College Board takes advantage of students and parents

By charging absurd prices for similarly designed tests, the College Board takes advantage of high school students due to the fact that their tests decide the fate of students’ futures. The College Board profits off of the test despite being a non profit.

Through overpriced products and inherent bias, the College Board takes advantage of high school students.
The College Board is the maker of the Scholastic Aptitude Test (SAT) and Advanced Placement (AP) exams. They also own NCS Pearson, which provides and develops educational testing and assessment technology.
By producing a set of tests that all have similar qualities, the College Board causes students to continue to take standardized test after standardized test and base their academic future off of them.
Standardized testing already only subscribes to one particular way of thinking and does not take into consideration different learning styles. It does not help to evaluate the “college readiness” of students based off of test scores.
There are numerous concerns regarding race and the origins of the SAT as well. The SAT was inherently biased from when it was invented by Carl Brigham in 1926, according to PBS.org.
Brigham was a known eugenicist, writing “A Study of American Intelligence,” which contained several statements about racial purity. Brigham wrote that the education of other races was causing a decline in American education.
While inventing the SAT, he wanted to prove white superiority with the test and stop the “infiltration of white blood into the Negro,” according to The Atlantic.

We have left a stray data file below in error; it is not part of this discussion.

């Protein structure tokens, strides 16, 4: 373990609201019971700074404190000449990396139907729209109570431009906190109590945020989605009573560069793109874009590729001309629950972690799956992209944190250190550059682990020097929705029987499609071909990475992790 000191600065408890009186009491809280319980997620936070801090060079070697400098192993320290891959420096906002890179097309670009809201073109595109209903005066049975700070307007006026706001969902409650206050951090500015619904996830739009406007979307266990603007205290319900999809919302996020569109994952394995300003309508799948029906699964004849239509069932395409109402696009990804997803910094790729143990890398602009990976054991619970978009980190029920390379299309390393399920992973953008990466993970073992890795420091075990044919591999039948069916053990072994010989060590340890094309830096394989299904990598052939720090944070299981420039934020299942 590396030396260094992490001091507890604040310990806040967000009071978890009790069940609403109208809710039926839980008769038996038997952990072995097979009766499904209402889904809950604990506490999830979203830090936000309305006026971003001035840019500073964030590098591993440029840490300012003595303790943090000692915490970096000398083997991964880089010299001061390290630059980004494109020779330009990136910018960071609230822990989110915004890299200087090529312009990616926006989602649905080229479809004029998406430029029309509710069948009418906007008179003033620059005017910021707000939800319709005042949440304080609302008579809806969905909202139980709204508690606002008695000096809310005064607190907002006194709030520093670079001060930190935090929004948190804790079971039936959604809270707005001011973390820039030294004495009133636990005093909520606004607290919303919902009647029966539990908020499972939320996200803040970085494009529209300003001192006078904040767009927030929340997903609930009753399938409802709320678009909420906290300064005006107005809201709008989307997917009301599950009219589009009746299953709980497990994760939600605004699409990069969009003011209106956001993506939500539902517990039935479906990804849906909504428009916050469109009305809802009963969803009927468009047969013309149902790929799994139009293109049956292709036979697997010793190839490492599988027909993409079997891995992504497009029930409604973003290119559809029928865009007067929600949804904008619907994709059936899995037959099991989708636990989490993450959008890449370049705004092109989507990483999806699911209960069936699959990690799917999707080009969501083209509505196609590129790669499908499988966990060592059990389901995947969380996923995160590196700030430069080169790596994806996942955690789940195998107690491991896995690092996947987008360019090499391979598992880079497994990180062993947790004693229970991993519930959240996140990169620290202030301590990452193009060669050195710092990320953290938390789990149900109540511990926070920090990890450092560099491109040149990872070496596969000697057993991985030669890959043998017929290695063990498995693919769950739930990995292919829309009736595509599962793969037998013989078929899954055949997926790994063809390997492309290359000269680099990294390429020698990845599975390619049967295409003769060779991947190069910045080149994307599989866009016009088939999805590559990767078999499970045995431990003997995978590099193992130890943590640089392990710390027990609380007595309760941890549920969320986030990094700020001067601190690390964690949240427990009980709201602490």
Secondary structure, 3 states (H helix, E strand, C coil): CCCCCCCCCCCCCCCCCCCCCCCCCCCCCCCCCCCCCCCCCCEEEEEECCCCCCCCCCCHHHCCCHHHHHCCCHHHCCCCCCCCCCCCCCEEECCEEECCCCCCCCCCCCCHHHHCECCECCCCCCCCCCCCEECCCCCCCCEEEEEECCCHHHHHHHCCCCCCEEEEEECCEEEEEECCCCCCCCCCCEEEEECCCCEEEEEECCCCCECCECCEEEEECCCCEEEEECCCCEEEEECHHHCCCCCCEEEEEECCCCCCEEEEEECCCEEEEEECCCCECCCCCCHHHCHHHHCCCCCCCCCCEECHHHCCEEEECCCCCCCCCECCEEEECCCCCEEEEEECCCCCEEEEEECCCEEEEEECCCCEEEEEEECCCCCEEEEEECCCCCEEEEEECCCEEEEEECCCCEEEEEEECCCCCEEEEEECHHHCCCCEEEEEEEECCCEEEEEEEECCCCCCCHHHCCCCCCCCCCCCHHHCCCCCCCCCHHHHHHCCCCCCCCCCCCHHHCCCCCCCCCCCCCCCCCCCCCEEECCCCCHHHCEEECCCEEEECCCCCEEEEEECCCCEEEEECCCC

The highest scorers, unsurprisingly, were rich and white men, given that Brigham created a test that was meant for white people to score the highest.
Even now, according to the Brookings Institution, the gap between black and white students’ mean scores has barely changed from 1996 to 2015.
Along with racial gaps in testing, students’ academic futures still, at least partially, depend on these tests. According to US News, 95% of colleges require SAT scores.
This leads to students needing test prep. According to The Huffington Post, in 2015, parents spent $13.1 billion on test preparations which included tutoring and counseling.
The College Board reported two million students taking the SAT in 2018, 1.7 million students taking the AP exams in 2017 and two million students taking the ACT in 2018. Every single one of these tests has a fee attached to it.
AP exams cost $94, the ACT costs $50.50 and the SAT costs $49.50. There is no reason for these tests to have this high of a cost when every student, no matter their income, needs to take it to apply to college.
The College Board claims to be a not-for-profit organization. However, according to an article by The Washington Post the organization earns upwards of $1 billion each year.
Along with this revenue, the College Board has a 501(c)(3) tax exempt status, meaning that they do not pay federal income tax.
Some of this money is used to defray costs of producing AP Exams and SATs, paying AP graders and producing textbooks. However, this does not explain why College Board CEO David Coleman takes home around $700,000 per year, according to The Washington Post.
If the College Board claims to want to “connect students to college success,” why must students bear so many of their costs and line the pockets of College Board officials?
The standardized testing industry has profited off of students enough. We must recognize the faults of the College Board and bring attention to them before the College Board harms another generation.